Can an economic crisis advance Greece’s entrepreneurial culture?
George Assonitis, Advisor on European Affairs at the Union of Hellenic Chambers of Commerce and Industry
“Greek society and its respective leaders should stop being hostile towards entrepreneurship," recently declared the Mayor of Thessaloniki, Yiannis Boutaris, during a presentation of three dynamic businesses in the Athens Stock Exchange. Boutaris’ statement perfectly sums up the political and social attitudes towards entrepreneurship in Greece.
For several decades, the behaviour of Greek families, the education system, media, political and social leaders and other actors, has slowly diminished Greece’s entrepreneurial potential.
Greek families, which exercise strong influence over their children’s decisions, including their professional careers, pushed them to follow higher studies (health sciences, law, literature, and engineering) in order to acquire protected and permanent jobs – either in the public or the private sector.
Greek schools, both at elementary and secondary level, also neglected to develop entrepreneurial skills. And in higher education, entrepreneurship education has only recently started to become part of the public tertiary education curricula, particularly in engineering. Moreover, informal entrepreneurship education initiatives, although of a bottom-up nature and high-value outcome, did not constitute critical mass and enable to reverse negative trends.
As a result, a large number of young graduates have entered the job market with limited ambitions, seeking to move into the public sector or another protected profession.
To add to this, the Greek economy followed a perverse production model based mainly on consumption and financed by foreign private lending, and was not able to cope with the recent deep and prolonged economic recession. And a number of economic structural reforms and fiscal adjustment, imposed by foreign lenders, have not been easily implemented.
In addition to a volatile political environment and economy, the current bank capital controls regime, excessive corporate taxation, brain-drain and refugee crisis only add difficulties, making the transition period very tough.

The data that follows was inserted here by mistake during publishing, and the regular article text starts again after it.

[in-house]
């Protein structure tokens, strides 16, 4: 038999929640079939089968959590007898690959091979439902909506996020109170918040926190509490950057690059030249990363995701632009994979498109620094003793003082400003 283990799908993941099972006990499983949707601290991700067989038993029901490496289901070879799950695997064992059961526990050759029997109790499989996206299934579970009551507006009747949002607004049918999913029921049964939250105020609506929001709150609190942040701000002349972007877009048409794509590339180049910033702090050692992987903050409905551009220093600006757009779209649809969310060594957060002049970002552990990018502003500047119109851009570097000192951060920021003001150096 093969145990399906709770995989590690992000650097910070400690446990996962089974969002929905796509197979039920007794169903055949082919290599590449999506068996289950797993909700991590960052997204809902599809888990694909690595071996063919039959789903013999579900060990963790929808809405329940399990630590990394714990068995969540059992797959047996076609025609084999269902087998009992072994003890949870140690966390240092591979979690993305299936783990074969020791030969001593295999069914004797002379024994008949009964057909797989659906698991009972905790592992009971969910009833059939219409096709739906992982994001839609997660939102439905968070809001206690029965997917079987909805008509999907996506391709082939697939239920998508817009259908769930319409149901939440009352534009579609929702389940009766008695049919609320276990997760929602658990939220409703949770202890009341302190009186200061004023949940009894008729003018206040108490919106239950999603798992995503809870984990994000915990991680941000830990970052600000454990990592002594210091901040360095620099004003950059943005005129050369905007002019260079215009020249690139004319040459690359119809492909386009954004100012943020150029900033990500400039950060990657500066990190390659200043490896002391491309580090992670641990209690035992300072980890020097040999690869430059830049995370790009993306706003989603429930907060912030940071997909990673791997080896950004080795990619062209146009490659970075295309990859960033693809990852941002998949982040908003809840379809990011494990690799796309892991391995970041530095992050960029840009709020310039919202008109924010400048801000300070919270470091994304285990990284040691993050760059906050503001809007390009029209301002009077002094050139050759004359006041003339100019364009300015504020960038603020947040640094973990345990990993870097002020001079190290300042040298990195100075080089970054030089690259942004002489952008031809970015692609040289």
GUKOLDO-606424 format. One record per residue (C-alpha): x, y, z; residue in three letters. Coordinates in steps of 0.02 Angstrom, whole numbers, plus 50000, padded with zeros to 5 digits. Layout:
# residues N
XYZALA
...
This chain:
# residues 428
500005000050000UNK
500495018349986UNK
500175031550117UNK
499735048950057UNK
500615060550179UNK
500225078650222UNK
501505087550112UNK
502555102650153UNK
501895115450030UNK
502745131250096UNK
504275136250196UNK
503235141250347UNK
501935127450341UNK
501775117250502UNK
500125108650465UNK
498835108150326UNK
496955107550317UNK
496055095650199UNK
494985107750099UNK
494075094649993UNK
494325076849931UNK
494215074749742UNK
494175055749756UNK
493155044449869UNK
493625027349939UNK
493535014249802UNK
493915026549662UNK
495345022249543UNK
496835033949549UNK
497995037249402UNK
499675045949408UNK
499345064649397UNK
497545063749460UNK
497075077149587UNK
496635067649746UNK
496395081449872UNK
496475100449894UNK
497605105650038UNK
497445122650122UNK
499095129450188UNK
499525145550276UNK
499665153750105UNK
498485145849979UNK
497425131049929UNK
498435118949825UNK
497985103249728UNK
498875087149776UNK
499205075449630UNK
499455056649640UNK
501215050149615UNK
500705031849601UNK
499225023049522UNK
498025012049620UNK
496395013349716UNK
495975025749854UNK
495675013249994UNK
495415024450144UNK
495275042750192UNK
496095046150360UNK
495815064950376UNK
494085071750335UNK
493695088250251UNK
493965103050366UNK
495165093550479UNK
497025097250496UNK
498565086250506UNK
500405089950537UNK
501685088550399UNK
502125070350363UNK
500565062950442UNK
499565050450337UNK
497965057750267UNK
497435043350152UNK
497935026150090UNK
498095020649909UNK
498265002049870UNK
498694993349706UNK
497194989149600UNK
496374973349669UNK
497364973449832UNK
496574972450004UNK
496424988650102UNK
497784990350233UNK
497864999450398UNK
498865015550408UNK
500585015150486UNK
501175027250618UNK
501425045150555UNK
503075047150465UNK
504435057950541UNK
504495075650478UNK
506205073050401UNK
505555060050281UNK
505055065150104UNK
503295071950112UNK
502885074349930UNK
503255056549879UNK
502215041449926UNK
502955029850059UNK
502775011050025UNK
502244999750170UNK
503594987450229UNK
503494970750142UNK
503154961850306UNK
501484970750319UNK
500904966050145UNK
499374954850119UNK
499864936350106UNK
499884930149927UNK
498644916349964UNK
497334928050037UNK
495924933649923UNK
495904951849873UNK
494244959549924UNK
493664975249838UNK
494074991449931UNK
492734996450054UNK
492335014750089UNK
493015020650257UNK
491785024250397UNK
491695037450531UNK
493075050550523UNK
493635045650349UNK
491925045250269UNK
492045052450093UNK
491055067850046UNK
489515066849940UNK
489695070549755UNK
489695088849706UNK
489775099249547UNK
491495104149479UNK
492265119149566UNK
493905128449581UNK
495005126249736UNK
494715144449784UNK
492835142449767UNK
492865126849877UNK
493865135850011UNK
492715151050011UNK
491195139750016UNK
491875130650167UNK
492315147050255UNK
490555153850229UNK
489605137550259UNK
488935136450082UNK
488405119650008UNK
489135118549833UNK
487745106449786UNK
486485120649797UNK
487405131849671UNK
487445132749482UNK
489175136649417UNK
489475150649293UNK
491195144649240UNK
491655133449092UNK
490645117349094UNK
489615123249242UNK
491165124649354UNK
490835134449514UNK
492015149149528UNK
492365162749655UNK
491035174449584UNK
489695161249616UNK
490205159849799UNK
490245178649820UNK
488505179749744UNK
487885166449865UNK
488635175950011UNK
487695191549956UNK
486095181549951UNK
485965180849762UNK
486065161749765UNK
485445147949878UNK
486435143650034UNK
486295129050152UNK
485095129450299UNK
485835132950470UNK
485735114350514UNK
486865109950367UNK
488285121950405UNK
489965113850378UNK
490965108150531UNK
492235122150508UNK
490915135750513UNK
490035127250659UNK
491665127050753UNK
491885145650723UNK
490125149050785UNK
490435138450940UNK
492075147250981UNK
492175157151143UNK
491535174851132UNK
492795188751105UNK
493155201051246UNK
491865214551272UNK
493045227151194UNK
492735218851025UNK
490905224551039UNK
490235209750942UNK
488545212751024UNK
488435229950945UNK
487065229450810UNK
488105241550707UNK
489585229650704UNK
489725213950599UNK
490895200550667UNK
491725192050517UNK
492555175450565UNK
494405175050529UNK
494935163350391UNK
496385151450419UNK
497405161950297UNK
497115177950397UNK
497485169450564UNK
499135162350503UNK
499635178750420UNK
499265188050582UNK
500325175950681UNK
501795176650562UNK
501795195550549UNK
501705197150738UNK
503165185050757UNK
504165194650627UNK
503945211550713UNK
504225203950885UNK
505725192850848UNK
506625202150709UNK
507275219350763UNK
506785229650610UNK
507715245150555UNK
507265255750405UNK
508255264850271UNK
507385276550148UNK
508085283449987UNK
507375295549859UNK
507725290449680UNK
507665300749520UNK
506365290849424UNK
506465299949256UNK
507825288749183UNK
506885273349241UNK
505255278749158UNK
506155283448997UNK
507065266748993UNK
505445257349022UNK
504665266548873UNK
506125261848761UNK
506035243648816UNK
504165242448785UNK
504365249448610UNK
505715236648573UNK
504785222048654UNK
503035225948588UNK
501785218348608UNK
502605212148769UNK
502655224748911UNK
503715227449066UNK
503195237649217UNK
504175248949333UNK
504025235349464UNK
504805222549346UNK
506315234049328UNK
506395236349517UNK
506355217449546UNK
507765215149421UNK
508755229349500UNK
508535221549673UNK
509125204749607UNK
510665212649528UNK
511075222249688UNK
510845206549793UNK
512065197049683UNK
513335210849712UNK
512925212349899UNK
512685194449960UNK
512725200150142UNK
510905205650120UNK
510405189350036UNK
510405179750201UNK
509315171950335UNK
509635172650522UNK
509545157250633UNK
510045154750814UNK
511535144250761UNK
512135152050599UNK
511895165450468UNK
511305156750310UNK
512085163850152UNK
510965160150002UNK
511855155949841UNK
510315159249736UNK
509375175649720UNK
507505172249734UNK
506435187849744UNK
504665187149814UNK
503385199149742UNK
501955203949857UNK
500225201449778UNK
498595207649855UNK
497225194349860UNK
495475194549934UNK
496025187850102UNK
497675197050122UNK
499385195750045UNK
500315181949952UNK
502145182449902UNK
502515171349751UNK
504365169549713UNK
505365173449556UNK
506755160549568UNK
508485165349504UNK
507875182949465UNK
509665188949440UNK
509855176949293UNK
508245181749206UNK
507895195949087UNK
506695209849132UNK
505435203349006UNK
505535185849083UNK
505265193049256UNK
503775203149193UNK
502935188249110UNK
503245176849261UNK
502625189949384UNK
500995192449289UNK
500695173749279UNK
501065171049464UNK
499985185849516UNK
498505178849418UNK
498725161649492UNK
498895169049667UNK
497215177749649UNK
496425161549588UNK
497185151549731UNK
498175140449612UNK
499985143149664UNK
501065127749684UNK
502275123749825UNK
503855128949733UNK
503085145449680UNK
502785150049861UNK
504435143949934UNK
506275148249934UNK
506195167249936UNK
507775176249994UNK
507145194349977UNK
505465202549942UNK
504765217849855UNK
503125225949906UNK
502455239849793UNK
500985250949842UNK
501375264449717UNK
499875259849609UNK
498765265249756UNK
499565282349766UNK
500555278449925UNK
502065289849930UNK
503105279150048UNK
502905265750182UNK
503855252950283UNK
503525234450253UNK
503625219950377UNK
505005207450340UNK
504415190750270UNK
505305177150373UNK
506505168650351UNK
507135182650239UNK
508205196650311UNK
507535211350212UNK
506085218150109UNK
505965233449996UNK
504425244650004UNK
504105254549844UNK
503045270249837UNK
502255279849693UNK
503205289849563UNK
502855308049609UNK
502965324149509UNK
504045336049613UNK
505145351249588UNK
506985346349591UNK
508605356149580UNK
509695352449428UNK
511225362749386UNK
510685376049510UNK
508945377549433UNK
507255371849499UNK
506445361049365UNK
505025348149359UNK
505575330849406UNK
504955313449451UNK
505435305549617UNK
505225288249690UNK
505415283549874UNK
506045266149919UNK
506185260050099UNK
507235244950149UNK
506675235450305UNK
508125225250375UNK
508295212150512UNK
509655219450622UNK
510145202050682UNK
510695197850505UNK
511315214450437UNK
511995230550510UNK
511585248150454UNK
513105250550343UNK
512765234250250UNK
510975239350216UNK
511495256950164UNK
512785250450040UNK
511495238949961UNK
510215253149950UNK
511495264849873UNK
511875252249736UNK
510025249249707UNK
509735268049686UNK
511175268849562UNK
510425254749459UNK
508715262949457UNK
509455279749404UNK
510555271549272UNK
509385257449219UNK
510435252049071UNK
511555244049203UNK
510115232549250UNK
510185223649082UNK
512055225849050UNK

Entrepreneurship indicators, developed by different programmes or initiatives, such as the Global Entrepreneurship Monitor research program (GEM), the Small Business Act Annual National Profiles (SBA) and AMWAY Global Entrepreneurship Reports (AGER) reflect Greece’s state of entrepreneurship, social attitudes, motivations and desires.
- Micro-enterprises continue to account for a high share of employment and added economic value. Greece is ranked first among innovation‐driven economies with respect to established entrepreneurship (12.6%).
- Greek entrepreneurship is developed mainly by family-owned micro firms, which by nature are neither dynamic, nor growth-oriented or generating new jobs.
- Early-stage entrepreneurial activity (TEA) presents significant variability, TEA rates dropped in 2012 and again in 2013. Established entrepreneurship prevails over early‐stage entrepreneurship, and entrepreneurial leverage is very low.
- The rate of opportunity-driven entrepreneurship-ODE (taking advantage of a business opportunity) fell from 47 % in 2009 to 30.5 % to 2014. This is in opposition to necessity-driven entrepreneurship-NDE (having no better options for work), which is increasing after the crisis. Most new businesses are in the food sector (cafes, bars, restaurants, delivery, catering). However, of these types of businesses, 8-out-of-10 stop operating within their first year of operation – often making this development model not viable.
- 52% of Greeks have a positive attitude towards entrepreneurship and 69% can imagine starting a business (entrepreneurship potential). 52% consider starting a business as a desirable career opportunity, 65% think that family or friends could never dissuade them from starting a business (stability against social pressure) and 51% believe that that possess the necessary skills and resources to start a business (feasibility). Finally, 52% also consider Greek society (politics, media coverage and the people) to be entrepreneurship-friendly. However, the fear of failure to start a business is still the highest amongst all other innovation-driven economies who participated in the GEM survey.
- According to another important survey, entitled “A youth perspective on entrepreneurship: Something is changing”, 81% of university students have a positive view on entrepreneurship, while only 1-in-3 intend to start their own business in the near future. On top of this, 78% of students believe their university has not adequately prepared them for a business career and many are sceptical of the prevailing class of entrepreneurs.
In conclusion, the crisis and recession could be an excellent opportunity for Greece to turn the page and start building a more entrepreneurial culture. One of the most important conditions to this is however, is political will. But the initial outlook seems bleak, with entrepreneurship being met with resistance.
This should not discourage us and we should continue to push for entrepreneurship education across Europe, building upon the many great initiatives already in existence. These include the Finnish “Entrepreneurship Decade 1995–2005” project, the start-up and spinoff projects in Detroit, and the ambitious project to engage Indian and Chinese immigrants in the Silicon Valley.
The EE-HUB is a step in the right direction and could be the source of inspiration for Greece’s entrepreneurial culture and mind-set.Category : entrepreneurship education, Entrepreneurship Education Strategy Posted : 11 April 2016 11:17 UTC